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Justice Blogging

Last updated: July 31, 2020 | February 02, 2009 | Sanah Connor
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President Obama’s twelve nominations to the Justice Department have plenty in common. Almost all of the appointees are alums of either President Clinton’s Justice Department, Harvard Law School or both. Among them, three share a particularly interesting hobby that could signal a change in the agency — they blog.

The three appointees will serve in the Office of Legal Counsel, the under-heralded but far-reaching office tasked with giving legal advice to the president and drafting opinions for the attorney general. This division has been criticized for entwining politics and the law under the Bush administration, particularly by Jay Bybee, the former assistant attorney general and John Yoo, former deputy assistant attorney general. During his tenure as head of the OLC, Bybee issued a then-confidential memo, written chiefly by Yoo, authorizing the used of enhanced interrogation techniques on detainees. The controversial opinion, commonly called the Bybee memo, was shredded by legal scholars for its weak factual and legal foundation. It came to symbolize the political agenda and secrecy that had consumed the Office of Legal Counsel.

Image has not been found. URL: http://www.washingtonindependent.com/wp-content/uploads/2008/09/law.jpgIllustration by: Matt Mahurin

But it looks like all that could change.

Dawn Johnsen, expected to head the Office of Legal Counsel; David Barron, principle deputy assistant attorney general and Marty Lederman, deputy assistant attorney general all blogged at one point for the legal website, Balkinization and Slate’s now-defunct legal blog, Convictions after leaving their previous stints in Clinton’s Justice Department. This group is more than just a reunion of Bloggingheads — their online legal musings signal a significant step forward for transparency and openness in the new Justice Department. What is more different from a secret torture memo than an open-thread blog post?

All three didn’t just write posts railing against Bush, they attacked the broader legal issue — the expansion of executive power. All three have written about the necessity of an independent Office of Legal Counsel, which means Johnsen, Lederman and Barron aren’t expected to be Obama’s political yes-men (or women). If their musings over the last eight years are any indication, they have firm convictions about the rule of law and the Justice Department’s role in following it — a marked change for the agency.

Dawn Johnsen (indiana.edu)

Dawn Johnsen

Appointment: Head of Office of Legal Counsel

In April, the former acting assistant attorney general, wrote a vitriolic piece on Convictions chiding Yoo and the Bush administration. In that post, Johnsen scathingly called Yoo’s memo “irresponsibly and dangerously false in a way that impugns OLC’s integrity.”

In many of her blog posts, Johnsen fiercely criticized the Bush administration, going so far as to call it “lawless.”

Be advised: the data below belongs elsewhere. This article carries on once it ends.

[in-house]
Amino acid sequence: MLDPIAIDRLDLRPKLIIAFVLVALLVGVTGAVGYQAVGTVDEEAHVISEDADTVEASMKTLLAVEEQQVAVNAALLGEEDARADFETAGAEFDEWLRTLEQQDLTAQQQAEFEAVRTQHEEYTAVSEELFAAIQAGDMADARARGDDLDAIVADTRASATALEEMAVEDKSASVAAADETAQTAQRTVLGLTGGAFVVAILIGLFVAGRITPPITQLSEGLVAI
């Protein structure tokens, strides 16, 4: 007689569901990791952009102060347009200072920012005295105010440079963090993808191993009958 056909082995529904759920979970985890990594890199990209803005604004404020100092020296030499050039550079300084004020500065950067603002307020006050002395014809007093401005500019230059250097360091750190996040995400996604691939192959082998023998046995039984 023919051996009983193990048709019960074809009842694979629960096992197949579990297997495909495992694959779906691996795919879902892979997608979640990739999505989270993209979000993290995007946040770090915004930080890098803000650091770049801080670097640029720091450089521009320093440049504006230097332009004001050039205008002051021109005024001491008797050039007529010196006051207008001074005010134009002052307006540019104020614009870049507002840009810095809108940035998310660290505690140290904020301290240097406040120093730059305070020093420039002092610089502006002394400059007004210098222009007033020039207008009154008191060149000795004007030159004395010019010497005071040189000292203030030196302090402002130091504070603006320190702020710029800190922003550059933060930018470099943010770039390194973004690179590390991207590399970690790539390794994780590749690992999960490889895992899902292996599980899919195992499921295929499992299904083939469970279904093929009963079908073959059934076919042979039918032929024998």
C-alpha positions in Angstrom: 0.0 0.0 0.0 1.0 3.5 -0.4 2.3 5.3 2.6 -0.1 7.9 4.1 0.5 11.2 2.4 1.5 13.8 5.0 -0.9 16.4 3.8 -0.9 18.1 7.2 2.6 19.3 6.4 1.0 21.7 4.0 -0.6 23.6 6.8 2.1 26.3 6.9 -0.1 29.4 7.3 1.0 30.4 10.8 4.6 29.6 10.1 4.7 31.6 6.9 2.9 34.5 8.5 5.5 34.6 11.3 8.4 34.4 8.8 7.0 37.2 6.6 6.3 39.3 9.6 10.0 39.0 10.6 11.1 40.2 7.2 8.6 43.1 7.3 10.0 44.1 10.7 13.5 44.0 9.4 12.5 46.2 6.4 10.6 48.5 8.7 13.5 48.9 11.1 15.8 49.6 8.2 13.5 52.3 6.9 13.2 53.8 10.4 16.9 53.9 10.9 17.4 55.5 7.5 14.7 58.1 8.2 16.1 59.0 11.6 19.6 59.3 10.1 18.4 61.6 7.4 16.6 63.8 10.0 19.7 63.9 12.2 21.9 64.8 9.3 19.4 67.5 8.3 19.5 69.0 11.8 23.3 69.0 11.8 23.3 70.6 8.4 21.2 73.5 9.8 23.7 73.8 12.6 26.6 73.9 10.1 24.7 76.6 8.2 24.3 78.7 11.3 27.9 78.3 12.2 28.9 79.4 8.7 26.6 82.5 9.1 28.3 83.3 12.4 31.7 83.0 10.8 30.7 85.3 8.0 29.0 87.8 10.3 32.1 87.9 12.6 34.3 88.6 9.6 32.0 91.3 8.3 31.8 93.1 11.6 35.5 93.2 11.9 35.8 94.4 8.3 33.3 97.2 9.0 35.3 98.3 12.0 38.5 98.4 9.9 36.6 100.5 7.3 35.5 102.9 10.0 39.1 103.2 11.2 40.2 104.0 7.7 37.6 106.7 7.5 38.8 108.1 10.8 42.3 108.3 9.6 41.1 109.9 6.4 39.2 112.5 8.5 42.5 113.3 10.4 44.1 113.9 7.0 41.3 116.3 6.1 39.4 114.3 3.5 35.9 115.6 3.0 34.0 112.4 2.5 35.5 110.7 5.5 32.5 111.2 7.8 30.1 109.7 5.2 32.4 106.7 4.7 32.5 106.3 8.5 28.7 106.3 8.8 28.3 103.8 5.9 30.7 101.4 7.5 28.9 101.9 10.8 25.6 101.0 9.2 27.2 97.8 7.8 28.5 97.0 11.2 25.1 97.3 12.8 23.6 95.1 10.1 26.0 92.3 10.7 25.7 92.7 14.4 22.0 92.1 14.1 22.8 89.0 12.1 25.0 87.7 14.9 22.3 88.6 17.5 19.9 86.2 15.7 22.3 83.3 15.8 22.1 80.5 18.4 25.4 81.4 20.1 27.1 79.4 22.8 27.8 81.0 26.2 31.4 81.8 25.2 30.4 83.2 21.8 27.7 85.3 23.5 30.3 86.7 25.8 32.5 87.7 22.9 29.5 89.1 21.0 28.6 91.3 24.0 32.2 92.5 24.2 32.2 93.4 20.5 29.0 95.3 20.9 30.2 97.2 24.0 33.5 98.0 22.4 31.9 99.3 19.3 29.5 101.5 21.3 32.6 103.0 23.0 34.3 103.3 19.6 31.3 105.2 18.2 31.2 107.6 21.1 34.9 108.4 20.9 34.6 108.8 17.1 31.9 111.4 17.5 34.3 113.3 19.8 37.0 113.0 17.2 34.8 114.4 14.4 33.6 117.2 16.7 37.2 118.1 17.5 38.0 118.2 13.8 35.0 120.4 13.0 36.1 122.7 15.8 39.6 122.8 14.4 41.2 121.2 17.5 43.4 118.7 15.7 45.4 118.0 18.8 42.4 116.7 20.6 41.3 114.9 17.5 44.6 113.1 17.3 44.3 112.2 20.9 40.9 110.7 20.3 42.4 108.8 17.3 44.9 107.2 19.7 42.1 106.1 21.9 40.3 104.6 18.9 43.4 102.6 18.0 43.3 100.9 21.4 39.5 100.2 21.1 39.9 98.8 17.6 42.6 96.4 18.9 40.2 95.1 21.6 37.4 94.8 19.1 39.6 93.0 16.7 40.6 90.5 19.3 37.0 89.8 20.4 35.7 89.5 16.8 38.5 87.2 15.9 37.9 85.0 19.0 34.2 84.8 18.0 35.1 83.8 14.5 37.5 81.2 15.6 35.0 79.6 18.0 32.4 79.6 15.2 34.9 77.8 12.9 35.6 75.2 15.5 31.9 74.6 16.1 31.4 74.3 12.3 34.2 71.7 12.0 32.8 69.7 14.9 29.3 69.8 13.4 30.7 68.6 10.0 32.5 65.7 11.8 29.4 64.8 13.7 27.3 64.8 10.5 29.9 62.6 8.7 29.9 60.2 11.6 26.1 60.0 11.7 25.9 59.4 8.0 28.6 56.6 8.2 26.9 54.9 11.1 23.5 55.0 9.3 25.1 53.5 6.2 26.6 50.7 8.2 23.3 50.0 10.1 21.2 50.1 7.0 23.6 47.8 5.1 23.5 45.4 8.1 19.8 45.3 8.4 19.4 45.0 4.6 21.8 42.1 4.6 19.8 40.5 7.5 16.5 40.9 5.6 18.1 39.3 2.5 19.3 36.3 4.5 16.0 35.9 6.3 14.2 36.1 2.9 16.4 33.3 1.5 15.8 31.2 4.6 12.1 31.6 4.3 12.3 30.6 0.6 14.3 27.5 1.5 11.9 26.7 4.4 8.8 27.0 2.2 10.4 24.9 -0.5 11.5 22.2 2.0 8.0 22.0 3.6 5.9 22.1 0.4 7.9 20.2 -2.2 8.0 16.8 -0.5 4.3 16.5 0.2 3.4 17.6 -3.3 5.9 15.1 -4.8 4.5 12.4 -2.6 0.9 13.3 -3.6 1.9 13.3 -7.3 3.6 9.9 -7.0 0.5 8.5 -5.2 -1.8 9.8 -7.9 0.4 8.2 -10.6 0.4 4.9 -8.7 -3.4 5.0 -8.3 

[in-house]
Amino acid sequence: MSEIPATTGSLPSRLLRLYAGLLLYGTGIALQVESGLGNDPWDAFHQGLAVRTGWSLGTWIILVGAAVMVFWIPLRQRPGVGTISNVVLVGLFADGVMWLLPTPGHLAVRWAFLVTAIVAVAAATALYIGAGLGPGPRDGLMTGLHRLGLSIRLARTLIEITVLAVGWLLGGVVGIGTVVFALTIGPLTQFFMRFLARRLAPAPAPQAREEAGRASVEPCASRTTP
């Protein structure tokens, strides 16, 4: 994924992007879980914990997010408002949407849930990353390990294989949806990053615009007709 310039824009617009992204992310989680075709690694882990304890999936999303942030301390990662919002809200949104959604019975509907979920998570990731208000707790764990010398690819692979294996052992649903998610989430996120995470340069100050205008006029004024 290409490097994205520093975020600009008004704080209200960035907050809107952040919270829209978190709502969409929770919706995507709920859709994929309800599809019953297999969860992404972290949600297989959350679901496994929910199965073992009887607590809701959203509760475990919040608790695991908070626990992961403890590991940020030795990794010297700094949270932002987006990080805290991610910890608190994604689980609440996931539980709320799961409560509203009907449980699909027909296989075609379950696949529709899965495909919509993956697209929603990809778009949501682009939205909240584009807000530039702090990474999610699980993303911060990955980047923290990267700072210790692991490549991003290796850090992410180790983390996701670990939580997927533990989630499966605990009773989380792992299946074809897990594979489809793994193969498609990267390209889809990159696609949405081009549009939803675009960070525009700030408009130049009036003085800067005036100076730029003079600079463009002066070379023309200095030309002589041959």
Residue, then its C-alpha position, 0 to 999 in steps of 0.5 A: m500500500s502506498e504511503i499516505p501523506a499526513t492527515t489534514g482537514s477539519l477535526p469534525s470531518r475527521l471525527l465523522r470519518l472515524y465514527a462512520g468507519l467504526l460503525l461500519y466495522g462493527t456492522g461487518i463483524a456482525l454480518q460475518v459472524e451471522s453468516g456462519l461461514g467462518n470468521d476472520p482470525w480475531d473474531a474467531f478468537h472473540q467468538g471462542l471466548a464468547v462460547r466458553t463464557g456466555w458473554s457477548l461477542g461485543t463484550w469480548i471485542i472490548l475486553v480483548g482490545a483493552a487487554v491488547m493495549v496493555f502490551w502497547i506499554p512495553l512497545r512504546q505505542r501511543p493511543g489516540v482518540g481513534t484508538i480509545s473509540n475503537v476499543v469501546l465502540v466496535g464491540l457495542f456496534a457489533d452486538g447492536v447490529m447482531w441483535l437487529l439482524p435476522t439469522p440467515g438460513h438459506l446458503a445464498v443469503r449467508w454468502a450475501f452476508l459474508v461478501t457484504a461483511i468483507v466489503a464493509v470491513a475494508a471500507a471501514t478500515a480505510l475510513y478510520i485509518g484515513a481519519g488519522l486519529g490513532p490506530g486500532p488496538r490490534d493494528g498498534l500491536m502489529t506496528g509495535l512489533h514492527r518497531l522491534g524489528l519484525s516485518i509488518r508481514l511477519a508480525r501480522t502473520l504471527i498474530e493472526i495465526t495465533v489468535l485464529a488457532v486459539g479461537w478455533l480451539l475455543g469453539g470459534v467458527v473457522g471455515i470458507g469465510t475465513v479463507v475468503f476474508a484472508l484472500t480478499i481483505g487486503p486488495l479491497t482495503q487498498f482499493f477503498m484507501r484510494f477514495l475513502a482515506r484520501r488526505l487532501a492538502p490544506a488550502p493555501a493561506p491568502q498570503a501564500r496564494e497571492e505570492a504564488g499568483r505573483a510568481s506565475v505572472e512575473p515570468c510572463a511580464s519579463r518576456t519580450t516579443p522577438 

In a testament to her belief in transparency and the law Johnsen wrote:

The question how we restore our nation’s honor takes on new urgency and promise as we approach the end of this administration. We must resist Bush administration efforts to hide evidence of its wrongdoing through demands for retroactive immunity, assertions of state privilege, and implausible claims that openness will empower terrorists. . . Our constitutional democracy cannot survive with a government shrouded in secrecy, nor can our nation’s honor be restored without full disclosure.

If confirmed, Johnsen would be positioned to put her words into action.

David Barron (law.harvard.edu)

David Barron

Appointment: Principal Deputy Assistant Attorney General

Barron, who served as an attorney adviser at the Office of Legal Counsel in the 1990s, wrote posts at Convictions that revolved around legal arguments against Bush’s growing claims of executive power. The Harvard law professor also wrote forcefully about his support of the Boumediene decision, the case which granted Guantanamo detainees habeas corpus.

Together, Barron and Lederman formalized many of the musings that came from their blogging. For legal scholars and posterity, the two wrote a two-part article in the Harvard Law Review critiquing the role of executive power in waging war without legislative approval.

Marty Lederman (gwu.edu)

Marty Lederman

Appointment: Deputy Assistant Attorney General

Lederman, an 18-year veteran of the Office of Legal Counsel, is perhaps the most prolific of the Obama Justice Department bloggers, and the most vehemently anti-Bush. He regularly files posts for SCOTUSblog and Balkanization on issues of executive power, detention, interrogation and torture. He also doggedly followed the U.S. attorney firing scandal. Lederman wrote extensively on the Yoo memo for Balkanization.

Lederman has a few thoughts about the job Yoo, his predecessor, did as deputy assistant attorney general. In various posts, Lederman derides Yoo’s memo and goes so far as to say that “[Yoo's] legal advice, then, was a fairly direct cause — certainly a necessary cause — of the abuse in Iraq in 2002 and 2003.”

Taking Yoo’s job will give Lederman a chance to move beyond criticizing Yoo’s performance, but show how it should be done.

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